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New report: China charts ‘clean industrial revolution’ to power its new economy

Date
07 March 2011
New report: China charts ‘clean industrial revolution’ to power its new economy

China ‘pulling its weight’ on low carbon energy targets though challenges remain

BEIJING, 7 March 2011: A new report by The Climate Group commissioned by the HSBC Climate Change Centre of Excellence, says the Chinese government’s decision to put a ‘clean industrial revolution’ at the heart of the nation’s 12th Five Year Plan will deliver real carbon savings that could begin to curb national emissions, unlock new investment opportunities and ensure China is seen to be “pulling its weight” on international climate targets.

The report – Delivering Low Carbon Growth – A Guide to the 12th Five Year Plan – is published as China’s National People’s Congress (NPC) meets this week to finalize agreement on the government’s economic roadmap to 2016.

China is now the world’s second biggest economy and biggest greenhouse gas emitter, and the report findings show how the country’s new national development strategy will combine ambitious growth targets – including a seven per cent GDP annual growth goal – with a need to rapidly de-carbonize its coal-based economy.

For the first time in a Five Year Plan (FYP), China has set a national carbon intensity reduction target of 17 per cent and intends to cut energy intensity by 16 per cent by 2015. The FYP will also boost investment for seven strategic new industry sectors vital to national competitiveness and sustainability paving the way for a more efficient economy and creating higher value industries in alternative energy, low carbon transport and energy efficient products.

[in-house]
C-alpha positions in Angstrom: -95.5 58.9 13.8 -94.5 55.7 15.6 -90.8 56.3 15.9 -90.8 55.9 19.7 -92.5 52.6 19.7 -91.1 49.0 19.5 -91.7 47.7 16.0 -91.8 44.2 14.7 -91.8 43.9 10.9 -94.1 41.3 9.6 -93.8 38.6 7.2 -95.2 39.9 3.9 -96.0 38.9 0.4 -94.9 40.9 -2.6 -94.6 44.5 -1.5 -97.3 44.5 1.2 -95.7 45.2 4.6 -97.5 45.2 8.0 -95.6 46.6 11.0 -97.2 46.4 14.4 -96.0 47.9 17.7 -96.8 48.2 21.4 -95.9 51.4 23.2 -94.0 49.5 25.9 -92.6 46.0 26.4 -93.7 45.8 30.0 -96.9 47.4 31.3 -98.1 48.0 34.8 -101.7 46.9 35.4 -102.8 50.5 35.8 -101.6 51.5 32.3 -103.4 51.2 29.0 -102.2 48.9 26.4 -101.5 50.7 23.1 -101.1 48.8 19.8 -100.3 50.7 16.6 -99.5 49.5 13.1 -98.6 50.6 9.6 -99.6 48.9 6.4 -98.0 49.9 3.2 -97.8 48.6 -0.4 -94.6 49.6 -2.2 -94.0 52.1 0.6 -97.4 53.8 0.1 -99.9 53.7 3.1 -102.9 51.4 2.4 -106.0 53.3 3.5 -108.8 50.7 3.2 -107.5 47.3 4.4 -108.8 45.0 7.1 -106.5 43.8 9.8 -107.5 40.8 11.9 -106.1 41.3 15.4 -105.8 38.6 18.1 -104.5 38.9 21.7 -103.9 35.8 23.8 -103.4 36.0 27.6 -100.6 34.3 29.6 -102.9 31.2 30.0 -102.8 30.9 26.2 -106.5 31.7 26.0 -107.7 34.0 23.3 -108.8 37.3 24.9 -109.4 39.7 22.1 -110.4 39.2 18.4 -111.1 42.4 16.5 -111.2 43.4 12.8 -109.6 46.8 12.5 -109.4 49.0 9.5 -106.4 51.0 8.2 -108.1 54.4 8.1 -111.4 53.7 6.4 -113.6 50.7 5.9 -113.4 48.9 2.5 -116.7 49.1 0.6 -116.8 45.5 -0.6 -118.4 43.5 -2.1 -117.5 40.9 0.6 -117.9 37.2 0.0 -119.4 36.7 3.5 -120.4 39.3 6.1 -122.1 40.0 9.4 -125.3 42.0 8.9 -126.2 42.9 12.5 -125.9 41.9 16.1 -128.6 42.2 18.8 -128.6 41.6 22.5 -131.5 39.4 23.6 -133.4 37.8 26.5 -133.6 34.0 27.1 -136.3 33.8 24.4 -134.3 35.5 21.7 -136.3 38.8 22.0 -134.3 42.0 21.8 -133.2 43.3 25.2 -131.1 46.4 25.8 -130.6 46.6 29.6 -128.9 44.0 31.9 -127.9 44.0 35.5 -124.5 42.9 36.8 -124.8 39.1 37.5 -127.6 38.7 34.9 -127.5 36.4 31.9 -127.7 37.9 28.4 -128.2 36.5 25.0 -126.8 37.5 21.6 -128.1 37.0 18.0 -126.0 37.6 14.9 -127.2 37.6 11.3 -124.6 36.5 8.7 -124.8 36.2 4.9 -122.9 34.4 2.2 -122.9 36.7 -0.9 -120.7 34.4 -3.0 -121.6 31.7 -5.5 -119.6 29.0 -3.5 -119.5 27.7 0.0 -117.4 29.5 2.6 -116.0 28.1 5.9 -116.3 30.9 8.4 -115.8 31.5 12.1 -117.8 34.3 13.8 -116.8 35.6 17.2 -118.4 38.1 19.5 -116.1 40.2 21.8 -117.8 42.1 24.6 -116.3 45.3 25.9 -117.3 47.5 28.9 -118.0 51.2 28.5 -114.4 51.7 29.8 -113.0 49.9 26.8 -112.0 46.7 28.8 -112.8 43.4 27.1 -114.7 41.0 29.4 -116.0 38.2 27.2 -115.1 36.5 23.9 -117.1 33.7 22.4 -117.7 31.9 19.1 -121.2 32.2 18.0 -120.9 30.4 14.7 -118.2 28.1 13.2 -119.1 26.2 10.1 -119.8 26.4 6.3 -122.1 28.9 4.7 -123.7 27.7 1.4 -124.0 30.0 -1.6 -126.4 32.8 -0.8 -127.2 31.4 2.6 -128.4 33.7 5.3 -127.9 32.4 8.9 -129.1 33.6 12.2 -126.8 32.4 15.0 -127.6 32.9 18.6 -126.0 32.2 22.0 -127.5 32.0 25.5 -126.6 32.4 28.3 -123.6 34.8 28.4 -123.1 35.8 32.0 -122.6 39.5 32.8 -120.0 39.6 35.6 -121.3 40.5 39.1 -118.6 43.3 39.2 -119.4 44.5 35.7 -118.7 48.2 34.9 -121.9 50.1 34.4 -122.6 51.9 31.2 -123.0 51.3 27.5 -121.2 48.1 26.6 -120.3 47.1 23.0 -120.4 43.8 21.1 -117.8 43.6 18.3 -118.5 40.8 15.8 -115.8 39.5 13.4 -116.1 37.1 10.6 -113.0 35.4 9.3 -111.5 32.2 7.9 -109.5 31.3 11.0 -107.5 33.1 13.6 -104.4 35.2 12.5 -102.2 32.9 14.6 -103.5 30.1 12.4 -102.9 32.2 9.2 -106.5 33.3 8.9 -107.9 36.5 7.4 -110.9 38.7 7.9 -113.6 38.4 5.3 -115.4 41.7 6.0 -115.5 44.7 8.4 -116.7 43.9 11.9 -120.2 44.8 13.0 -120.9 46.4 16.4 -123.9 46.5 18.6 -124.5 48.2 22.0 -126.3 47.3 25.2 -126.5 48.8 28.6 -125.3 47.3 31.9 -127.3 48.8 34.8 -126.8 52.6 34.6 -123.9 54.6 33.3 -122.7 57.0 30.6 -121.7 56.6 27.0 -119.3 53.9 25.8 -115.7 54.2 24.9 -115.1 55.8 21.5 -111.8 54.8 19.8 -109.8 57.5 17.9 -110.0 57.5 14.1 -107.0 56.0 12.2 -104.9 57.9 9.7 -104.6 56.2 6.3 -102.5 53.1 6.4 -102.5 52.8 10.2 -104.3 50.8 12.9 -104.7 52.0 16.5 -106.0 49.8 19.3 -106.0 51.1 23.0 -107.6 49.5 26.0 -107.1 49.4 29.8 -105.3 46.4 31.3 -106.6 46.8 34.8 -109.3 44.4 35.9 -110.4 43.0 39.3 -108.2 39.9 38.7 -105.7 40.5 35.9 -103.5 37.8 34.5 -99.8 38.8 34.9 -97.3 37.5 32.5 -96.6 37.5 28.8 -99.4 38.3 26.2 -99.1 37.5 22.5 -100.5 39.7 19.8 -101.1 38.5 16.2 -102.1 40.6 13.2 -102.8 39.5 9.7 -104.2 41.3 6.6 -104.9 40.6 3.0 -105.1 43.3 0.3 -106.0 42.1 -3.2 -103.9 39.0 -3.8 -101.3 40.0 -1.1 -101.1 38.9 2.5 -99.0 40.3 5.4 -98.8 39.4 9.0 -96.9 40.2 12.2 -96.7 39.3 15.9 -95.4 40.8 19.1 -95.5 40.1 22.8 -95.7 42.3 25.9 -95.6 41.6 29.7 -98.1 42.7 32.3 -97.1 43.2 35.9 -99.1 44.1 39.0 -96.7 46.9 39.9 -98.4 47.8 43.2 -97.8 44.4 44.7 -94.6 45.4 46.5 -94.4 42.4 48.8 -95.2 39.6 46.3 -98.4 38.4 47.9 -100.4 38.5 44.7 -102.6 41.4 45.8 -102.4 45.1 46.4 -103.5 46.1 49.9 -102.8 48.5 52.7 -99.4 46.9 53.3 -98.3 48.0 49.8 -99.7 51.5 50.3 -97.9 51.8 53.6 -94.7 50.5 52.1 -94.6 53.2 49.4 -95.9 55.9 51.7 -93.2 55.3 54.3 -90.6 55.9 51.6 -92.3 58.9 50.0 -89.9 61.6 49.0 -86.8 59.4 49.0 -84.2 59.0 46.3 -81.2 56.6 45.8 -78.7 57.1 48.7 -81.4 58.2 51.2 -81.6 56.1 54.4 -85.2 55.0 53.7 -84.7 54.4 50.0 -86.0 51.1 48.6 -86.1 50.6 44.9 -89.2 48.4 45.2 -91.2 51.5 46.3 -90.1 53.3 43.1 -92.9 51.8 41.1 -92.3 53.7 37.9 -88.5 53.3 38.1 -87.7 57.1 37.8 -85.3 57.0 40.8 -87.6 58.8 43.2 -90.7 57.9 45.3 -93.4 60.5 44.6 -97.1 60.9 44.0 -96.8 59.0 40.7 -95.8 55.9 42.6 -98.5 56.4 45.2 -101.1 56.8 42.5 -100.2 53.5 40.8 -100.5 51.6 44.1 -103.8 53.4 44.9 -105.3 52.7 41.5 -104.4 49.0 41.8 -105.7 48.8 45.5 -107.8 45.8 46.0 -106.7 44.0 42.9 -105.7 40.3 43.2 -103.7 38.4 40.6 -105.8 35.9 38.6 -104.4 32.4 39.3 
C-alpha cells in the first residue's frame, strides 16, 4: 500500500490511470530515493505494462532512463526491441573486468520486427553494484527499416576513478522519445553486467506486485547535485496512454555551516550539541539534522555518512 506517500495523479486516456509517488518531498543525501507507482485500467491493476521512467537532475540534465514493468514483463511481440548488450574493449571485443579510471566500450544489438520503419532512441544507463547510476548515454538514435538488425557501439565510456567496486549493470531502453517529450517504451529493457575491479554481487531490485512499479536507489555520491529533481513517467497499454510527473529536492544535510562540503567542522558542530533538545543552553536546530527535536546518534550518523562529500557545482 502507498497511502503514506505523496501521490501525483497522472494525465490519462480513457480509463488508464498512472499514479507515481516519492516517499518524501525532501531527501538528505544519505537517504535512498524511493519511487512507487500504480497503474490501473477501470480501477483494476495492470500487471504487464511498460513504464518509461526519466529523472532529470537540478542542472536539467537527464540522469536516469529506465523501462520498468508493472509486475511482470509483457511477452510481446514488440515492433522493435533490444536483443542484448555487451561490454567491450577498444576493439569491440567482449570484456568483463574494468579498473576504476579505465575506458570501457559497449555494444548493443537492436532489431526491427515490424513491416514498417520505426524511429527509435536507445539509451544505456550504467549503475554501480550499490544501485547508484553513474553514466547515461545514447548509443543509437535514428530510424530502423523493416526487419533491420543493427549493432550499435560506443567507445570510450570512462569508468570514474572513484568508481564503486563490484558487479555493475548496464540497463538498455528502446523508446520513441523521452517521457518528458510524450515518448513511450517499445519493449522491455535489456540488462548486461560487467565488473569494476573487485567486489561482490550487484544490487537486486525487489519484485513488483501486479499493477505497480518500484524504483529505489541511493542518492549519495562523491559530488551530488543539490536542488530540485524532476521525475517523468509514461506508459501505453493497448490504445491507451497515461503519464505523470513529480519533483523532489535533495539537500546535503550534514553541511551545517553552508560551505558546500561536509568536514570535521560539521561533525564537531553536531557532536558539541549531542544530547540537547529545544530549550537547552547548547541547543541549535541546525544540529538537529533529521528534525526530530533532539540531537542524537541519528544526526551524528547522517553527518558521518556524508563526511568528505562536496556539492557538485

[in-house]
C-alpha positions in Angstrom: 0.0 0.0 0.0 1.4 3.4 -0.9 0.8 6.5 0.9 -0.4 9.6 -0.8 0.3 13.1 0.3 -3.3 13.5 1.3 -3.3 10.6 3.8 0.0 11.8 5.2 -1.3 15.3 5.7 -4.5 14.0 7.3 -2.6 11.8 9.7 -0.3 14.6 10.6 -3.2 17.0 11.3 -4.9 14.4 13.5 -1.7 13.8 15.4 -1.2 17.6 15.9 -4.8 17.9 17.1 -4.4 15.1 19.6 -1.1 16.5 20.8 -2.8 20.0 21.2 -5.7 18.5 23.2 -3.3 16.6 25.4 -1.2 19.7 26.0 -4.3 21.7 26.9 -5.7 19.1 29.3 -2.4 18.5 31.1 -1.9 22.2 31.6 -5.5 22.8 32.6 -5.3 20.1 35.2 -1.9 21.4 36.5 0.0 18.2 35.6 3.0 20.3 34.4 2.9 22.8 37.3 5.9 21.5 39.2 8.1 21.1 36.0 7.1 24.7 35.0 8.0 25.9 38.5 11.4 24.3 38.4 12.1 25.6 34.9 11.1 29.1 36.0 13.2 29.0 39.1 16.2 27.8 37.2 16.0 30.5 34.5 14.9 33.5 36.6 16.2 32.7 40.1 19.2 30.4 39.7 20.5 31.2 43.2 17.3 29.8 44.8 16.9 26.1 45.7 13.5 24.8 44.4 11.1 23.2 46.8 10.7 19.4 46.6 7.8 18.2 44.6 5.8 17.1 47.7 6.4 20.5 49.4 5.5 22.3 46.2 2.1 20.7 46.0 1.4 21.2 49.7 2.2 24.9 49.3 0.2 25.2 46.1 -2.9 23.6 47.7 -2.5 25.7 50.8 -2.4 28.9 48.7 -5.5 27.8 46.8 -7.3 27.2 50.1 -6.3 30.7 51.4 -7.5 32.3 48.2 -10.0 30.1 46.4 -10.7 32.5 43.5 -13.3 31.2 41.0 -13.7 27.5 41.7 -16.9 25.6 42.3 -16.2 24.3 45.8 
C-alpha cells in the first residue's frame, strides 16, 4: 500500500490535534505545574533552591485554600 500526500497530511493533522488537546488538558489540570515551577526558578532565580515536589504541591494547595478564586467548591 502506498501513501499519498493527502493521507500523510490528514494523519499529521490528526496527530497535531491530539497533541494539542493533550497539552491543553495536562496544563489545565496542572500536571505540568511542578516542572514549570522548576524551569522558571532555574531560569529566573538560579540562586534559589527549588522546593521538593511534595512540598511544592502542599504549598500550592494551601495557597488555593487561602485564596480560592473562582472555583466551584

Critically, the report concludes that, although real challenges remain, the pace of deployment of low carbon energy compares favourably with International Energy Agency’s World Energy Outlook 2010 scenario for stabilizing atmospheric concentrations of CO2 at 450ppm by 2100, suggesting that China is ‘pulling its weight’ relative to international expectations in this regard.

Changhua Wu, Greater China Director, The Climate Group says: “China has learned valuable low carbon lessons over the last five years which have given the government confidence to deepen its commitment to a clean industrial revolution. Green growth is now at the very heart of China’s national development strategy. These ambitious new policies will create the necessary certainty for the business community to ride a new wave of green investment.”

Nick Robins, Head, HSBC Climate Change Centre of Excellence says: "What is striking about China's plans for low carbon growth is how they underpin the next phase of the country's economic development. Cutting carbon intensity is not just an environmental objective, but a way of driving up the competitiveness of core industrial sectors. Its seven emerging strategic industries have been chosen to give China an increasing technological edge as well as enable it to take a larger share of the global climate economy."

Mark Kenber, CEO, The Climate Group said: “It is hugely symbolic that China is putting green growth at the core of its national development plan and should be a wake-up call to Europe and North America policy-makers that a clean tech race is well under way. This bold policy plan unequivocally aims to set China on a clear low carbon trajectory and will ensure the country remains a major global hub for clean energy technologies for years to come. However, unabated coal consumption remains a significant reality check on China’s low carbon vision and, as with other countries, a comprehensive long-term approach backed by tough action on the ground will be needed to ensure that China’s green growth strategy delivers on its undoubted promise.”

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